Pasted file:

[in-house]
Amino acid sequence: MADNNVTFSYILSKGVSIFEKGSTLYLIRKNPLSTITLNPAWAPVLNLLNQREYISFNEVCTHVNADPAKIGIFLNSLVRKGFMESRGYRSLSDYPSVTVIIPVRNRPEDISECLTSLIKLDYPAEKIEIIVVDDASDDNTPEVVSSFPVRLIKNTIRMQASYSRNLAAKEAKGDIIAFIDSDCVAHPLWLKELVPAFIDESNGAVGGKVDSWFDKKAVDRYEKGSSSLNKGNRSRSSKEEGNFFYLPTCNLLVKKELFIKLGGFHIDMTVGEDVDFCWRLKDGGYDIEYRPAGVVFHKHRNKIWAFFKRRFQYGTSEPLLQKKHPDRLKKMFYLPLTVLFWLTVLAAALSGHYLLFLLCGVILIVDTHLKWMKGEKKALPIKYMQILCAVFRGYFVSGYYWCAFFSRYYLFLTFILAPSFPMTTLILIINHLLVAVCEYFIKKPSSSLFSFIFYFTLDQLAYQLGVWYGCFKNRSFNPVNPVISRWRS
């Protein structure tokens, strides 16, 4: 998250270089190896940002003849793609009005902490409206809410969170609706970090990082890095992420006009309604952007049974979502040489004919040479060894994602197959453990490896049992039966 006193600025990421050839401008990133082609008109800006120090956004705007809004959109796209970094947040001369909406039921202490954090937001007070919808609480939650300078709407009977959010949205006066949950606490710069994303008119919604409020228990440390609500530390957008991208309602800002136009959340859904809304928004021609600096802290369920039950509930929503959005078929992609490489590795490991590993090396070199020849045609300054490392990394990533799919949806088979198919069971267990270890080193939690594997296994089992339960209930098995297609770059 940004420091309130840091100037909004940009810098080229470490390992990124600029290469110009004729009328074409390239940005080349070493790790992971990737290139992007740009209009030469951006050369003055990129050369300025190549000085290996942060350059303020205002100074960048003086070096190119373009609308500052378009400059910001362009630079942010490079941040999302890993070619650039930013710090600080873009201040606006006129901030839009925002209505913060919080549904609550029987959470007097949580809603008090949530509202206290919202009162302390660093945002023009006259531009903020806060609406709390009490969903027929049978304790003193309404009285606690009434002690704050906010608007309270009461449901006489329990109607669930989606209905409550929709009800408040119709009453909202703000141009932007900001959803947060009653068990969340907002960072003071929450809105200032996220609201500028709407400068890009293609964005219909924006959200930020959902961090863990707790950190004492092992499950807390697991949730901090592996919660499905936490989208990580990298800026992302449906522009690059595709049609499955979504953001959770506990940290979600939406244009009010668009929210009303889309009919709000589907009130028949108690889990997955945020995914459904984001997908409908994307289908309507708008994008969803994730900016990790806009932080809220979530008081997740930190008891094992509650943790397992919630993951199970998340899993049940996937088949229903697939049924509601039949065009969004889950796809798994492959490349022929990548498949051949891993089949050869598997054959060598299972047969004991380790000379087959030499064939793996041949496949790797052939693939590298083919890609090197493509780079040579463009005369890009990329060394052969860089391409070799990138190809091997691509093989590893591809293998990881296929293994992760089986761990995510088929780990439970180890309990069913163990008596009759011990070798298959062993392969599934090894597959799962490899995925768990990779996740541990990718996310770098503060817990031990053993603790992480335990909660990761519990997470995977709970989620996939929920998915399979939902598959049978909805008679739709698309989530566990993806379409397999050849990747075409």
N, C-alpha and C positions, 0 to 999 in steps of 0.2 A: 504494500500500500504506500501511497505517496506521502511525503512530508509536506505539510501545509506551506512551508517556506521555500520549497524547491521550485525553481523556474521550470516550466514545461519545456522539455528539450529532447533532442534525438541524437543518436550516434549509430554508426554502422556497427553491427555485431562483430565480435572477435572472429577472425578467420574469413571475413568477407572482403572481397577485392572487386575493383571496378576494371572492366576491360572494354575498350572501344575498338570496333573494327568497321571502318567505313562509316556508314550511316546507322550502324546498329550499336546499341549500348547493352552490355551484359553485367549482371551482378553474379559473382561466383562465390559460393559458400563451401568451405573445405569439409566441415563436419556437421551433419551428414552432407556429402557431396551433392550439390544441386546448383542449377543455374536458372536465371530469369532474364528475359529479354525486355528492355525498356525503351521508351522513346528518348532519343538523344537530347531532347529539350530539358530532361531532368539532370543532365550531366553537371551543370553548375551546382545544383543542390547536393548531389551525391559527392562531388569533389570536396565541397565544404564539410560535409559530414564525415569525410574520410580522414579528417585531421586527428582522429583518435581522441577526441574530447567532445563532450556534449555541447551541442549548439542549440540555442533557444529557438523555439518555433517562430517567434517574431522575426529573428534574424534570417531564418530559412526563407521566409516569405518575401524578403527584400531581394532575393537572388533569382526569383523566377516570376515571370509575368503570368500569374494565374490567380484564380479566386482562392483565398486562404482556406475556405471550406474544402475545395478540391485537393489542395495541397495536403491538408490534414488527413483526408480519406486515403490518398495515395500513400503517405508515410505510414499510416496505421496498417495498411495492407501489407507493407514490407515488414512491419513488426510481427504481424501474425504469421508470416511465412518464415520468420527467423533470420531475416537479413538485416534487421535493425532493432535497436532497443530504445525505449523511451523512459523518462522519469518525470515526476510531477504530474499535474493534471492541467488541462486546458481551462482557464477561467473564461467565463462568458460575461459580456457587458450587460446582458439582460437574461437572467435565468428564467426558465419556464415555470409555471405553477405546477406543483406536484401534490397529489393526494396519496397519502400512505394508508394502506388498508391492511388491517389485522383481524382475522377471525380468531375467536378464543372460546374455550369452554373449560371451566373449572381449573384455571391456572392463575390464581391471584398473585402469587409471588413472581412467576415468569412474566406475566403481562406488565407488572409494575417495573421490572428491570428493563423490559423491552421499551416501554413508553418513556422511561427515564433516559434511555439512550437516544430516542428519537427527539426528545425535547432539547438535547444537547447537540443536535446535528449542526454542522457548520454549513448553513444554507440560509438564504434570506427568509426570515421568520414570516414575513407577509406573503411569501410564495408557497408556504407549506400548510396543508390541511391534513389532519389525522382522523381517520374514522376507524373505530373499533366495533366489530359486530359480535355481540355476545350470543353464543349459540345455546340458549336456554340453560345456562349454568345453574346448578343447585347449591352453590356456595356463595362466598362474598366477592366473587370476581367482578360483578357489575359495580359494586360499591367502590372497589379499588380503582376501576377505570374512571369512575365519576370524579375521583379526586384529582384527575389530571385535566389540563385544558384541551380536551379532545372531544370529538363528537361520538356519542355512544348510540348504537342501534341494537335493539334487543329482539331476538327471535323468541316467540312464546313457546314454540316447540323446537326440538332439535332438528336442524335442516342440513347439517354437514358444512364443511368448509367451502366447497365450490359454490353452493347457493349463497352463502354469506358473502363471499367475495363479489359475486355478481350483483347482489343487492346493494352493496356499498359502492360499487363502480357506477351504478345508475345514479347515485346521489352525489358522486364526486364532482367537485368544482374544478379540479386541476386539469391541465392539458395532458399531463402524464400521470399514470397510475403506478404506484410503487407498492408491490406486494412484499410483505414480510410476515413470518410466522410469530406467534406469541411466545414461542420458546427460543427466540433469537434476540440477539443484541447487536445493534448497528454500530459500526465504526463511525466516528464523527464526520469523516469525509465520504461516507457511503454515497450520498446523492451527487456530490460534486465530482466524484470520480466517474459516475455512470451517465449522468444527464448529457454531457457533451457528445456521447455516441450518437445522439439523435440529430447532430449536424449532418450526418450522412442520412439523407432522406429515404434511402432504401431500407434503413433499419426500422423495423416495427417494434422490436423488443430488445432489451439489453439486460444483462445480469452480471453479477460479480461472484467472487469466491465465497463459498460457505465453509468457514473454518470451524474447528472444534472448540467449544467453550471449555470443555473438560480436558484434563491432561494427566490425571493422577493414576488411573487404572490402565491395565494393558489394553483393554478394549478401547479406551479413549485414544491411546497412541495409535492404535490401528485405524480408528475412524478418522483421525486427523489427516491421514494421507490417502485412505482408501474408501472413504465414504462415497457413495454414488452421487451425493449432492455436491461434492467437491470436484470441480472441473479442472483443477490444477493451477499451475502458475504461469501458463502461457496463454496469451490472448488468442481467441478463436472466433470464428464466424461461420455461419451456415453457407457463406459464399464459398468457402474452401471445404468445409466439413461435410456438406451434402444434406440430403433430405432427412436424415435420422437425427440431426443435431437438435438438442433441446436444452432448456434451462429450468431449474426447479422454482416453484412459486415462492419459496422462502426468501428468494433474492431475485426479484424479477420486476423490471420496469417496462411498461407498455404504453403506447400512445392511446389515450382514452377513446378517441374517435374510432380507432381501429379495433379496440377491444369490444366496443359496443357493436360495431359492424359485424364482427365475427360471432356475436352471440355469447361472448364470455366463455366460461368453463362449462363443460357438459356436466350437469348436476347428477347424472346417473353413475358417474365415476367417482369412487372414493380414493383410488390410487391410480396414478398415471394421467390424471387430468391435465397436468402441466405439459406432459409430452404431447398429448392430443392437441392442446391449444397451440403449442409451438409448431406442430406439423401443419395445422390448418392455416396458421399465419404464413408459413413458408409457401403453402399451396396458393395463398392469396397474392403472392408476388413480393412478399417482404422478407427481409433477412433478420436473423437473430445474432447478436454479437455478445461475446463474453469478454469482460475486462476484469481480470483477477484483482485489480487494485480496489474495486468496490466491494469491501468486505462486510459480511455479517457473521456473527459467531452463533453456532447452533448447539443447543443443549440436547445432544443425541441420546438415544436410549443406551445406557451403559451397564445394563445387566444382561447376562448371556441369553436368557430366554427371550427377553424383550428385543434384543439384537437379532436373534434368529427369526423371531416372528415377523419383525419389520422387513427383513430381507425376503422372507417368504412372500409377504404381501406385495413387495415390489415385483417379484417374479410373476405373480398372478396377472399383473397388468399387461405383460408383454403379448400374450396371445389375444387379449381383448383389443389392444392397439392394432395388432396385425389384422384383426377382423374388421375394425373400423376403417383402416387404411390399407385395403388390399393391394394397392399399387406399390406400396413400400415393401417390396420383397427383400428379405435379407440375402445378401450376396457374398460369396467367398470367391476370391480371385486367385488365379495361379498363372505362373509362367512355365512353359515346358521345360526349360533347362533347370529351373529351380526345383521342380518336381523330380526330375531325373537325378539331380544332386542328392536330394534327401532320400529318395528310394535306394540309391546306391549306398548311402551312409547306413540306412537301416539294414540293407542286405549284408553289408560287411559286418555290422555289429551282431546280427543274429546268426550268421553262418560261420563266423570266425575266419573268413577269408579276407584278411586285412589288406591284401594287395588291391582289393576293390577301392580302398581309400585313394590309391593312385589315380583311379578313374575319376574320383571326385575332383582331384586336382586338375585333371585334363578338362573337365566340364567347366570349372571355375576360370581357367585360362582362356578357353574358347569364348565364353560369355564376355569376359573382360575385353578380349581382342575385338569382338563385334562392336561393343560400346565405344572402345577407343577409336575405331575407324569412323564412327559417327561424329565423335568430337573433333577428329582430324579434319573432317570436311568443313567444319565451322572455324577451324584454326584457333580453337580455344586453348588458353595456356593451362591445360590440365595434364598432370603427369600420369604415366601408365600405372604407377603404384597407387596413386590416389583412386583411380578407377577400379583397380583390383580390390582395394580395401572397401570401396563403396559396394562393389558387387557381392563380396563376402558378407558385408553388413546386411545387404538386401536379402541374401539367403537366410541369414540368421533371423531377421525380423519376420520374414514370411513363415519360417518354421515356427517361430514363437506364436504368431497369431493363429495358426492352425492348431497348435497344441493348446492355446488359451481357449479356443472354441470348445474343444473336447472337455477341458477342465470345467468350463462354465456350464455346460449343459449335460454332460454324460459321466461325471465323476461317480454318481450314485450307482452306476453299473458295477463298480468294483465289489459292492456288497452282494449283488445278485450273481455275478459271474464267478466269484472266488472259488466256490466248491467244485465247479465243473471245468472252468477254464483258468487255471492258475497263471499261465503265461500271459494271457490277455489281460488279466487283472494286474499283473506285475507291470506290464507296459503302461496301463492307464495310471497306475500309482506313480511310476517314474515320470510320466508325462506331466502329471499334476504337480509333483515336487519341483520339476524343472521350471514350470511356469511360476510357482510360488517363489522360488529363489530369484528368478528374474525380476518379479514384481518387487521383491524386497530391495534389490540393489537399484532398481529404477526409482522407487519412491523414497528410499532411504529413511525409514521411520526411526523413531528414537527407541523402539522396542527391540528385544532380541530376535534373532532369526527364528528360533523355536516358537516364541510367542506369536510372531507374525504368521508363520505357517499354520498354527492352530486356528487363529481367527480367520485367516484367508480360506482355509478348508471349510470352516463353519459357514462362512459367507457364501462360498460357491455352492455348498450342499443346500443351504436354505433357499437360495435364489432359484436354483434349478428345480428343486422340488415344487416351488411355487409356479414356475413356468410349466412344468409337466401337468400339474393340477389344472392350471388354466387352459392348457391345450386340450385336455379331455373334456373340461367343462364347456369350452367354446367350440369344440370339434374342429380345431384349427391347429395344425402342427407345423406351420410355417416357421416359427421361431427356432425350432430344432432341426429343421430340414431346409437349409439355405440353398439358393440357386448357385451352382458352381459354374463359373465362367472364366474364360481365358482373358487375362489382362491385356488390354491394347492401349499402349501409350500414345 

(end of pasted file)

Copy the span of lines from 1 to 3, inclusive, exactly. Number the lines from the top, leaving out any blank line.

[in-house]
Amino acid sequence: MADNNVTFSYILSKGVSIFEKGSTLYLIRKNPLSTITLNPAWAPVLNLLNQREYISFNEVCTHVNADPAKIGIFLNSLVRKGFMESRGYRSLSDYPSVTVIIPVRNRPEDISECLTSLIKLDYPAEKIEIIVVDDASDDNTPEVVSSFPVRLIKNTIRMQASYSRNLAAKEAKGDIIAFIDSDCVAHPLWLKELVPAFIDESNGAVGGKVDSWFDKKAVDRYEKGSSSLNKGNRSRSSKEEGNFFYLPTCNLLVKKELFIKLGGFHIDMTVGEDVDFCWRLKDGGYDIEYRPAGVVFHKHRNKIWAFFKRRFQYGTSEPLLQKKHPDRLKKMFYLPLTVLFWLTVLAAALSGHYLLFLLCGVILIVDTHLKWMKGEKKALPIKYMQILCAVFRGYFVSGYYWCAFFSRYYLFLTFILAPSFPMTTLILIINHLLVAVCEYFIKKPSSSLFSFIFYFTLDQLAYQLGVWYGCFKNRSFNPVNPVISRWRS
């Protein structure tokens, strides 16, 4: 998250270089190896940002003849793609009005902490409206809410969170609706970090990082890095992420006009309604952007049974979502040489004919040479060894994602197959453990490896049992039966 006193600025990421050839401008990133082609008109800006120090956004705007809004959109796209970094947040001369909406039921202490954090937001007070919808609480939650300078709407009977959010949205006066949950606490710069994303008119919604409020228990440390609500530390957008991208309602800002136009959340859904809304928004021609600096802290369920039950509930929503959005078929992609490489590795490991590993090396070199020849045609300054490392990394990533799919949806088979198919069971267990270890080193939690594997296994089992339960209930098995297609770059 940004420091309130840091100037909004940009810098080229470490390992990124600029290469110009004729009328074409390239940005080349070493790790992971990737290139992007740009209009030469951006050369003055990129050369300025190549000085290996942060350059303020205002100074960048003086070096190119373009609308500052378009400059910001362009630079942010490079941040999302890993070619650039930013710090600080873009201040606006006129901030839009925002209505913060919080549904609550029987959470007097949580809603008090949530509202206290919202009162302390660093945002023009006259531009903020806060609406709390009490969903027929049978304790003193309404009285606690009434002690704050906010608007309270009461449901006489329990109607669930989606209905409550929709009800408040119709009453909202703000141009932007900001959803947060009653068990969340907002960072003071929450809105200032996220609201500028709407400068890009293609964005219909924006959200930020959902961090863990707790950190004492092992499950807390697991949730901090592996919660499905936490989208990580990298800026992302449906522009690059595709049609499955979504953001959770506990940290979600939406244009009010668009929210009303889309009919709000589907009130028949108690889990997955945020995914459904984001997908409908994307289908309507708008994008969803994730900016990790806009932080809220979530008081997740930190008891094992509650943790397992919630993951199970998340899993049940996937088949229903697939049924509601039949065009969004889950796809798994492959490349022929990548498949051949891993089949050869598997054959060598299972047969004991380790000379087959030499064939793996041949496949790797052939693939590298083919890609090197493509780079040579463009005369890009990329060394052969860089391409070799990138190809091997691509093989590893591809293998990881296929293994992760089986761990995510088929780990439970180890309990069913163990008596009759011990070798298959062993392969599934090894597959799962490899995925768990990779996740541990990718996310770098503060817990031990053993603790992480335990909660990761519990997470995977709970989620996939929920998915399979939902598959049978909805008679739709698309989530566990993806379409397999050849990747075409």